BusNSW asks motorcycle police for clemency

An initiative to tackle congestion in Sydney's CBD could be a 'double-edged sword' for coach operators, says BusNSW

BusNSW asks motorcycle police for clemency
Police asked for clemency regarding illegally parked coaches

By Sean Muir | August 8, 2012

An initiative to tackle congestion in Sydney’s CBD could stymie the road network’s most economical people-movers, says BusNSW Executive Director Darryl Mellish.

The initiative, announced this week by the New South Wales Government, will include a dedicated police motorcycle team to target congestion in Sydney.

As part of the initiative, the police will target illegal parking and the illegal use of bus and transit lanes.

But Mellish says the crackdown
could cause problems for bus and coach operators who are forced to illegally park in the city due to a lack of adequate infrastructure.

"Generally we think it is a good idea, but it is a bit of a double-edged sword for coach movement because there is a lack of space for coaches to pick up and drop off passengers, and for lay-over," Mellish says.

"Unfortunately a lot of coach drivers at the moment are forced to pick up or drop off in zones that are not very suitable for the purpose, or by double parking.

"I suppose we would be looking for the police to use proper discretion for coaches bringing people in and out of the city."

Mellish says enforcing bus-lane usage and parking is positive for the industry, but he says more needs to be done to address the actual causes of the congestion and not just the symptoms.

"It’s a good initiative, but policing parking and traffic movement in the CBD doesn’t address the issue that there needs to be better facilities for buses and coaches moving in and out, parking and laying-over," he says.

"The city wants people and the events want people but the infrastructure is not good for bus and coach movement."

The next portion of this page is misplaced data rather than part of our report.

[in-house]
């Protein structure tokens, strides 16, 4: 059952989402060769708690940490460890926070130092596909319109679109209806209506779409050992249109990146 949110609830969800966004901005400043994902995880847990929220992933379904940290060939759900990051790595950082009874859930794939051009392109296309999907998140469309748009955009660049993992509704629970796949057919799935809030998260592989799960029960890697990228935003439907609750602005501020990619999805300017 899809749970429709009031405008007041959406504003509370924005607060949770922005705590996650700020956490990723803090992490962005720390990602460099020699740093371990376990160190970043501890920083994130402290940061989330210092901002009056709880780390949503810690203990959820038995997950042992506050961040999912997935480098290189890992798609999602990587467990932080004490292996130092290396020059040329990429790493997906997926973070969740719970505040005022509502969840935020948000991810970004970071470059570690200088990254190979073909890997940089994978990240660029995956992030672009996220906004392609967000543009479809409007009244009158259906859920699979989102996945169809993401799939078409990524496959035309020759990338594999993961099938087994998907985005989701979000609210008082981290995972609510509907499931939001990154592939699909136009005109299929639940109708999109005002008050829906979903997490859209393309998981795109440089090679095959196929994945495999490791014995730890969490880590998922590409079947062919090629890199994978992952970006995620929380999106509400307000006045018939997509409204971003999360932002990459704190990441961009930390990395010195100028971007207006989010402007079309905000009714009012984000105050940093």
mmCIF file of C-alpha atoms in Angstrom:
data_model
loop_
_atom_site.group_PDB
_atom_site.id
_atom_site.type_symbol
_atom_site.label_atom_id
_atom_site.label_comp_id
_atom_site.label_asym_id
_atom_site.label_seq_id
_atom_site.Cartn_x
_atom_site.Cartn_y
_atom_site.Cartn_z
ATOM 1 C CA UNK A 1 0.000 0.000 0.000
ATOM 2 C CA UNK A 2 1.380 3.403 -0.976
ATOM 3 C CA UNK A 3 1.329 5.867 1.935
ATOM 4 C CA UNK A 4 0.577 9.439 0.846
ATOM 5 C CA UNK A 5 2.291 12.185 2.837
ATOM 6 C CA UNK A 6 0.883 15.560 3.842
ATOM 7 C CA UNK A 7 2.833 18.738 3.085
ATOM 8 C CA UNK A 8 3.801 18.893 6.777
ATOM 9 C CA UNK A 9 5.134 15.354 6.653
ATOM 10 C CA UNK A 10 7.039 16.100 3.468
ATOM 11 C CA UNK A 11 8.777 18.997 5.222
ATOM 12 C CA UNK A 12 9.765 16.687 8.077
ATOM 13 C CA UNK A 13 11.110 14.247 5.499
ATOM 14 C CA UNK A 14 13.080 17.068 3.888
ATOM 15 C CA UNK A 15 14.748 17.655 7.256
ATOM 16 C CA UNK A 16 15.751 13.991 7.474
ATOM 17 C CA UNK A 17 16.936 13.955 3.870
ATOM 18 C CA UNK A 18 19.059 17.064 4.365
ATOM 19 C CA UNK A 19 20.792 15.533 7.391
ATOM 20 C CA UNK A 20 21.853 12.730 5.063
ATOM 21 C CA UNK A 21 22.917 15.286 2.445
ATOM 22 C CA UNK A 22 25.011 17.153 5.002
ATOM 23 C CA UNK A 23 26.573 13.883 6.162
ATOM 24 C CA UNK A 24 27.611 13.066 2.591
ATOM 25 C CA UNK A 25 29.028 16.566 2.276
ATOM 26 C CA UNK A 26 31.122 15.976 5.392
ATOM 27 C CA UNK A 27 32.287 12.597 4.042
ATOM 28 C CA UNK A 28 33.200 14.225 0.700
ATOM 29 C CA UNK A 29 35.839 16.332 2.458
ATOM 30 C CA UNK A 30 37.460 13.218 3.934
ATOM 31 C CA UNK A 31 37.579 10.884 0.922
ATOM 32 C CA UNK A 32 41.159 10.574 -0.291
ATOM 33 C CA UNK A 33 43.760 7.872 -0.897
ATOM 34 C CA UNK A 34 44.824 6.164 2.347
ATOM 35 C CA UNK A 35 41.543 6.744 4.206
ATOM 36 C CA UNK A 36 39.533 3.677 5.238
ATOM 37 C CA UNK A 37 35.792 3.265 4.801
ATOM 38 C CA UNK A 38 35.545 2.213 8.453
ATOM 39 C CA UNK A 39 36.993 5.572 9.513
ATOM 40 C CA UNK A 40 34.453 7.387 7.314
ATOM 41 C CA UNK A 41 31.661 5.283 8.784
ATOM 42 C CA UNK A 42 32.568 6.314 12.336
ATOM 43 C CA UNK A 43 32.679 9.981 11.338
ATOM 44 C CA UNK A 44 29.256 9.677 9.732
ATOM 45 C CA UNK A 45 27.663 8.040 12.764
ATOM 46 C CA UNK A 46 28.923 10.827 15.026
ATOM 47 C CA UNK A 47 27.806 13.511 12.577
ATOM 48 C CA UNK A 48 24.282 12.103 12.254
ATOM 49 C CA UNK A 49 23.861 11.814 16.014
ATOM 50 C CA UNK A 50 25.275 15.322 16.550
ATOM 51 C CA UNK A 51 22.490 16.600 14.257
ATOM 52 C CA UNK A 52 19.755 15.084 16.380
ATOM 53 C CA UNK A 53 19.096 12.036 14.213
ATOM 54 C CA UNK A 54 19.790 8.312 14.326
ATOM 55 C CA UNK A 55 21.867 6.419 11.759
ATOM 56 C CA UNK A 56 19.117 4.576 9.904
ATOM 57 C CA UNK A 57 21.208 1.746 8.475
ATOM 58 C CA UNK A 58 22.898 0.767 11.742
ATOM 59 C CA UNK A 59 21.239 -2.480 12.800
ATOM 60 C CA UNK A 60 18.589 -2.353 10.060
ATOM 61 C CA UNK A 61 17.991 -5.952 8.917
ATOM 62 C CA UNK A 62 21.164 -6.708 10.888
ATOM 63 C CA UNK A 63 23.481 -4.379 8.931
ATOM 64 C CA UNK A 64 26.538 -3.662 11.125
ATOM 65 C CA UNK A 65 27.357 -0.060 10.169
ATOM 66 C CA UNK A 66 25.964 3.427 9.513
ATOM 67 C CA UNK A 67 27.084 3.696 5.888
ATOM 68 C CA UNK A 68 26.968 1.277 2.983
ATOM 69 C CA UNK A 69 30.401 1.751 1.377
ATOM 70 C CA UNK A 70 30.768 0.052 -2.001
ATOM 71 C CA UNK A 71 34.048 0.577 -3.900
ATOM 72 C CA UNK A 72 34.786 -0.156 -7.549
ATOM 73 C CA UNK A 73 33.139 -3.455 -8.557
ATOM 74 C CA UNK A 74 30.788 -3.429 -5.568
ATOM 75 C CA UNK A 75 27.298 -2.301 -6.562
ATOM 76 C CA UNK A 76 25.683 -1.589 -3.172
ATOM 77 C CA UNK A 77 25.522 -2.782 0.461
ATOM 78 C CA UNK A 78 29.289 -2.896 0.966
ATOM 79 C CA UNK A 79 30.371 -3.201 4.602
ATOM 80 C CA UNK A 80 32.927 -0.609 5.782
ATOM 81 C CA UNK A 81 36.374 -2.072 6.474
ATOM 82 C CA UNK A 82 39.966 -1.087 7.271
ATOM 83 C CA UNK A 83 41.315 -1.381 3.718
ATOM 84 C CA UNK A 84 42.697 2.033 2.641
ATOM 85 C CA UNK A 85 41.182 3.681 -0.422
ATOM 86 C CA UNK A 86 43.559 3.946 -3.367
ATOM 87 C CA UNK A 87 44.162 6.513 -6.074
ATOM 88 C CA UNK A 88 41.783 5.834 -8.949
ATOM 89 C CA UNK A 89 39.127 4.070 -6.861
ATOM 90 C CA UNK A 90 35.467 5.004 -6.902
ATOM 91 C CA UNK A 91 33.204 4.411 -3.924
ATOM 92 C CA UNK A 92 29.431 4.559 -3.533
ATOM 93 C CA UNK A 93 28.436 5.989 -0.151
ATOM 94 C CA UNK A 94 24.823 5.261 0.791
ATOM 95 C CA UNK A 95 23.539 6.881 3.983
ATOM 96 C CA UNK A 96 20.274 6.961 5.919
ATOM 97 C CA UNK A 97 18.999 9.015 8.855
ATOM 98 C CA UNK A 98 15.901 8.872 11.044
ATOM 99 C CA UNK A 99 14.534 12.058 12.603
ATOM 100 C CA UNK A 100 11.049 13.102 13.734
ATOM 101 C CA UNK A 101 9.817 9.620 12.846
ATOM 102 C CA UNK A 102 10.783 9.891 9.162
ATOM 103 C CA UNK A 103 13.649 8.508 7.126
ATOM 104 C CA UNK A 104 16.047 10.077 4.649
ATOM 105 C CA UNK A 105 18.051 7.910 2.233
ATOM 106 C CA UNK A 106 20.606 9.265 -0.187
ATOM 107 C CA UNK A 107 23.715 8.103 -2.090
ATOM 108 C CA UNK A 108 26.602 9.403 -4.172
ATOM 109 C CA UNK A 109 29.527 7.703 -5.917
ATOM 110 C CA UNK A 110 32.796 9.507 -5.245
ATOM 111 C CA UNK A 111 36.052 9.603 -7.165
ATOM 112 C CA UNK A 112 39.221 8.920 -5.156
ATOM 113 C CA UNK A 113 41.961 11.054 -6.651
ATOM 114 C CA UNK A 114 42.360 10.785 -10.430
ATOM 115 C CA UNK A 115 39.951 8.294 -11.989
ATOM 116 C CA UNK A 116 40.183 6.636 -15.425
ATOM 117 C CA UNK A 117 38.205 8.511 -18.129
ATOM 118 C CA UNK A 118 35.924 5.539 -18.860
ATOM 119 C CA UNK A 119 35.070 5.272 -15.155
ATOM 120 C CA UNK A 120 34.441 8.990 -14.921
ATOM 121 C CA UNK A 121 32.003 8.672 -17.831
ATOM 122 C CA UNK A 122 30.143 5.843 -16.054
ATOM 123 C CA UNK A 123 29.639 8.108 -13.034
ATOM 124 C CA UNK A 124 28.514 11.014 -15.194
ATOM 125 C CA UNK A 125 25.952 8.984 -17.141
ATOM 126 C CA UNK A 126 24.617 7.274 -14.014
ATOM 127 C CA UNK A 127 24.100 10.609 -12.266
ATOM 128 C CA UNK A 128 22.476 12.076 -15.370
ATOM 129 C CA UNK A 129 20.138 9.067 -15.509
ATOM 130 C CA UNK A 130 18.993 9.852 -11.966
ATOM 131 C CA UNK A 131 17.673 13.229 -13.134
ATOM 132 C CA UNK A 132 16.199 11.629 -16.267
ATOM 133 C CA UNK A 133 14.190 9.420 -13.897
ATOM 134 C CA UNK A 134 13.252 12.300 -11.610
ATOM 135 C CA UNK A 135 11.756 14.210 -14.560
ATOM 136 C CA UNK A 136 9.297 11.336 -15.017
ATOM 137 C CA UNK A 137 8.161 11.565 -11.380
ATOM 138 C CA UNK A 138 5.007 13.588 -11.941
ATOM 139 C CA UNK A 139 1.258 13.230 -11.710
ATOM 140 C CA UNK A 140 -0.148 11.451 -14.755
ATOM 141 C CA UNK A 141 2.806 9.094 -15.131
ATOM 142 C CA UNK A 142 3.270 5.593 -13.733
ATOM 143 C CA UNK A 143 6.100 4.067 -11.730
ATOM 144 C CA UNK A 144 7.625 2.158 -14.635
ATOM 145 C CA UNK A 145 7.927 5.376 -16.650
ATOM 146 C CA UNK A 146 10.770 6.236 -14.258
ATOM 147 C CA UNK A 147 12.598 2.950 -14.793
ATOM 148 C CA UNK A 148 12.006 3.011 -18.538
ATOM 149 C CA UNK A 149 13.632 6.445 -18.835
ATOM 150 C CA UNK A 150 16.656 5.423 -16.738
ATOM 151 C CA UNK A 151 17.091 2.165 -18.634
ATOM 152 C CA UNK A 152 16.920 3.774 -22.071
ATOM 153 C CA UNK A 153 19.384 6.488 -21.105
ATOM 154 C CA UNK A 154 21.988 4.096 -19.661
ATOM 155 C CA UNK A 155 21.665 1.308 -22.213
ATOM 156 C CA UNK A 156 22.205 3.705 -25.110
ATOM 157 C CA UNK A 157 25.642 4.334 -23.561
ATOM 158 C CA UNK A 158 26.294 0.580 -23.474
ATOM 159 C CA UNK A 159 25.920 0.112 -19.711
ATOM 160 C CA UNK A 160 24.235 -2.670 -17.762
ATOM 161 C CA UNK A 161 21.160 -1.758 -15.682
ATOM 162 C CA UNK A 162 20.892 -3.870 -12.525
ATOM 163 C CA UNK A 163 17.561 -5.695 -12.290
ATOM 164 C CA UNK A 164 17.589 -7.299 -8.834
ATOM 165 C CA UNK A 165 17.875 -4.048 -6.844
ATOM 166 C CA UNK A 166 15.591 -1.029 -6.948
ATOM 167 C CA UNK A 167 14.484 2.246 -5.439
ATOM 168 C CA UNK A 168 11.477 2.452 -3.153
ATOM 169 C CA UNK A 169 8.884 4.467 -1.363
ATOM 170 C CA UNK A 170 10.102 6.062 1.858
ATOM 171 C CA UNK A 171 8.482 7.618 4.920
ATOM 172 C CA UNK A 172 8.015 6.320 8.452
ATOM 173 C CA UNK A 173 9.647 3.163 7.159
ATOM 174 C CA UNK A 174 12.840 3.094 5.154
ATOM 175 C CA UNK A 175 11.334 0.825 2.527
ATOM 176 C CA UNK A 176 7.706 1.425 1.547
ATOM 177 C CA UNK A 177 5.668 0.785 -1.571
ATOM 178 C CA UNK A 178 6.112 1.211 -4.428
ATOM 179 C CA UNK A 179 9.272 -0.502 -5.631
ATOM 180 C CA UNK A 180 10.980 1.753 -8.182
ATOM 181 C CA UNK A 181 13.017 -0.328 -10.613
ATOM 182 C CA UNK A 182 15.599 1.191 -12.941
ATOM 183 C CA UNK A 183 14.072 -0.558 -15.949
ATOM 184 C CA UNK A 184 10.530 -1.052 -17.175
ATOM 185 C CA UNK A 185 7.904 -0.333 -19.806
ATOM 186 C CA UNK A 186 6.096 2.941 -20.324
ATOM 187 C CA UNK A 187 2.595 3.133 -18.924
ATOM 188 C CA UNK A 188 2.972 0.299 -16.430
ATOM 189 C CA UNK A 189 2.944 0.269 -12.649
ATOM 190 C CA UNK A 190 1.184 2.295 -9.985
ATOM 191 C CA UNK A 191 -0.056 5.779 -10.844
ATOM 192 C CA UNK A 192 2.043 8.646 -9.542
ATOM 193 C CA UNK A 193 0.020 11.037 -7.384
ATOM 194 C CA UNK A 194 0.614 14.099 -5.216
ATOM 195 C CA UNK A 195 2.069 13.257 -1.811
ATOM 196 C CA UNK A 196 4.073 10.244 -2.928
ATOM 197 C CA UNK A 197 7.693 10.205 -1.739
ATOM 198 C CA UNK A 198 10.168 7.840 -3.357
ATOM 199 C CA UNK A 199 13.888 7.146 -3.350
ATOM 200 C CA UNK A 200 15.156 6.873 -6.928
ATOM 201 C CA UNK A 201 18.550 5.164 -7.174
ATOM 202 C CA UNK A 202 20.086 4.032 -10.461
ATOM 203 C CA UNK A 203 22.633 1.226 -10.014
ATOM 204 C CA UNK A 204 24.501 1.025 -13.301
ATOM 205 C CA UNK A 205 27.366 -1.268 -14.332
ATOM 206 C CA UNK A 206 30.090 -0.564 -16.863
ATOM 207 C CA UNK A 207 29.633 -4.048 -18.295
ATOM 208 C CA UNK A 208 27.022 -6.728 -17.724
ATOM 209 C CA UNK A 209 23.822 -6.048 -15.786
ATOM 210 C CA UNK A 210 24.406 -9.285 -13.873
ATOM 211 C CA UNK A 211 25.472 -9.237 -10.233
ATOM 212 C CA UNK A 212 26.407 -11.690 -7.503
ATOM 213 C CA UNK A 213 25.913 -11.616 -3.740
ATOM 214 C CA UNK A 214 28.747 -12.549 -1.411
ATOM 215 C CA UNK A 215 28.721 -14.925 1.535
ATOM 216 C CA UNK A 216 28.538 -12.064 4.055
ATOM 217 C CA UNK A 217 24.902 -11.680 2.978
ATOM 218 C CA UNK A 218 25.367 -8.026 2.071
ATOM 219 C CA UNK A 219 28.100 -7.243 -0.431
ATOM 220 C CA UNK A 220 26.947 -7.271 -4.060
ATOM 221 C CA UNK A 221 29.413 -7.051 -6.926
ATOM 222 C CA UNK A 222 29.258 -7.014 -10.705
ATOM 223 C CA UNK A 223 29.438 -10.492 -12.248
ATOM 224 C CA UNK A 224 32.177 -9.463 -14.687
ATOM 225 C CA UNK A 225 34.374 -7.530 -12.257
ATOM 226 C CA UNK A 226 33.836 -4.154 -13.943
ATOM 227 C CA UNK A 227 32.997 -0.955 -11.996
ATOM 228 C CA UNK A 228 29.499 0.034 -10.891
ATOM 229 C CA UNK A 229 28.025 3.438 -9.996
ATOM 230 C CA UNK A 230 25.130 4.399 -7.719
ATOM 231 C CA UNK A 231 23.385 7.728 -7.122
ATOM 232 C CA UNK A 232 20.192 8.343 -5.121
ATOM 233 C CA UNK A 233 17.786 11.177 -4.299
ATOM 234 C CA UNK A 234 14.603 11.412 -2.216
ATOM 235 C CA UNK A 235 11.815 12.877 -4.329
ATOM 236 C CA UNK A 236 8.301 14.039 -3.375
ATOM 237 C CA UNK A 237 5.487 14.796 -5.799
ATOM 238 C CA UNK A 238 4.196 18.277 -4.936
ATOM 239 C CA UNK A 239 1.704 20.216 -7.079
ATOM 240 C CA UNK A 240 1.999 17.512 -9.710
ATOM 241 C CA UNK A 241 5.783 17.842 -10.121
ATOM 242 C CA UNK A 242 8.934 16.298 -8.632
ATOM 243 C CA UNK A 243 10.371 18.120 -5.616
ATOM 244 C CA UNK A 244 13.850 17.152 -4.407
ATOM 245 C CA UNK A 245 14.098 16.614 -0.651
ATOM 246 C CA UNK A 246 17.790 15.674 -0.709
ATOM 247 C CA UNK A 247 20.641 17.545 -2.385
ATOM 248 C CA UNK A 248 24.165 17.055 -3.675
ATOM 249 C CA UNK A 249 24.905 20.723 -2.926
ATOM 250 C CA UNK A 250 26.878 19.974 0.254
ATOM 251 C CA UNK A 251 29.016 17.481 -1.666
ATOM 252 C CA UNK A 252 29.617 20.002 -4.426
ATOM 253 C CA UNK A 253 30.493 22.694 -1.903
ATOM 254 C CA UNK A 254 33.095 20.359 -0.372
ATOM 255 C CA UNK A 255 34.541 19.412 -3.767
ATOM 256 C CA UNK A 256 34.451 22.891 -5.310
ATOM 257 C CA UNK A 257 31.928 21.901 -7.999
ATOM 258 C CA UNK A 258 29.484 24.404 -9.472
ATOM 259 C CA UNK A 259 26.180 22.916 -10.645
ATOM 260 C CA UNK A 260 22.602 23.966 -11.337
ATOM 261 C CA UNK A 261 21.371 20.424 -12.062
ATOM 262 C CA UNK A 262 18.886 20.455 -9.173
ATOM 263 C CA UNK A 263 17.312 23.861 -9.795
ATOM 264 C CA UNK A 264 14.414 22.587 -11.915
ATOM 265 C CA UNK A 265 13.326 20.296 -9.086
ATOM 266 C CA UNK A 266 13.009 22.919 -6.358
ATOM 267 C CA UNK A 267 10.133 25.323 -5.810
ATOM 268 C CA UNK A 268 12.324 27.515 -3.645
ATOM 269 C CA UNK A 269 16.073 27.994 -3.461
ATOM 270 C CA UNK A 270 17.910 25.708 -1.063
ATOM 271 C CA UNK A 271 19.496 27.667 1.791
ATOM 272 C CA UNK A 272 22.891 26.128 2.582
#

Mellish says Sydney needs a coordinated policy to address the CBD congestion.

"There are lots of issues affecting bus and coach movement in and out of the CBD, and we have been trying to get an effective, coordinated policy and strategy, but it has been proving difficult because of the different jurisdictions involved," Mellish says.

"We haven’t seen a coordinated plan emerge. But it may come out of the government’s long-term transport plan, which is supposed to be released next month."

Premier Barry O’Farrell says the police motorcycle team will operate from the Transport Management Centre and will consist of 10 highway patrol officers.

"Motorists who engage in selfish behaviour are on notice – if you continue to break road rules and impact on the travel times of others there is good chance you will be booked," O’Farrell says.

Police Minister Michael Gallacher says the government will waste no time introducing the team after a recent trial achieved impressive results.

"We know high visibility policing works," Gallacher says.

"During the three week trial of two motorcycles in the CBD there was a 72 percent reduction in queuing through intersections, a 25 per cent drop in rear end crashes and a 16 percent drop in illegal turns.

"During the morning peak, travel times also improved by up to 12 percent for private vehicles travelling between the northern and southern ends of the city and up to 15 percent for those private vehicles travelling between the east and the west.

"In the initial stages, police will issue warnings and cautions for illegal activity, before they start infringing motorists and pedestrians. This will be for a period of 30 days."

The initiative was announced on Monday.

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